Today the Island News and Advertiser writes about the results of a research that has been carried out into the RET scheme. RET stands for Road Equivalent Tariff, a scheme where ferry fares are being priced according to the costs for road travel. This effectively means that the Scottish Government is heavily subsidising ferry travel, which you can call a good thing as they want the island to profit from more tourism and boost the local economy. Islay is a participant in the RET scheme and since it's introduction in 2013 the fares for a ferry ticket have fallen by more than 40%. There are a few key findings from the research I'd like to quote:
- Summer fares on Islay, Colonsay and Gigha routes fell by an average of 44% and 48% for passengers and cars respectively with the introduction of RET.
- Overall passenger numbers on Islay, Colonsay and Gigha routes increased by 8% over the first two years of RET.
- Overall car numbers on the Islay, Colonsay and Gigha routes increased by 18% over the first two years of RET.
- An additional 6,444 people visited Islay in the second year of RET.
These numbers sound very positive and it looks as if the Government can give itself a pat on the back and think "Well done", and in part they should of course. But... The report mentions that an additional 6,444 people visited Islay in the second year of RET. They don't say that this is a direct result of RET as it might as well be normal growth of tourism, after all Islay is increasingly a very popular destination. Perhaps these people would have visited Islay anyway and not because of cheaper ferry costs. Continue reading....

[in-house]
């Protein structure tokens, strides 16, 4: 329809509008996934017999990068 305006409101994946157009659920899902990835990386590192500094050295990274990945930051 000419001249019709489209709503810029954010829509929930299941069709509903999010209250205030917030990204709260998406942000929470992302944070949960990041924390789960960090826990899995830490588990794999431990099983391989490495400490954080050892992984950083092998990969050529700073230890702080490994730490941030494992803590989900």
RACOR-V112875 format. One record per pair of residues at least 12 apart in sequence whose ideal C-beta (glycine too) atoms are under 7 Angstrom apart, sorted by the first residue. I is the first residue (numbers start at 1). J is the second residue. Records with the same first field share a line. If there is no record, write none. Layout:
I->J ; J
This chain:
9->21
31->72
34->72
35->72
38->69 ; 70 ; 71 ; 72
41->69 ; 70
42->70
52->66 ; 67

However, for me the most important issue here is the underlying question they have failed to answer, and perhaps this wasn't in the scope of said research, and that is: How much more passengers could have travelled to Islay if they would have had enough capacity? Quite a few potential visitors would have loved to visit the island but never made it here due to ferries being fully booked or cancelled due to technical problems, both on the Islay route or elsewhere in the network. Making ferry fares cheaper is one thing, providing enough capacity to deal with the increase of commercial and normal traffic is another. That question has been raised several times before and I would love to see the outcome of such an investigation.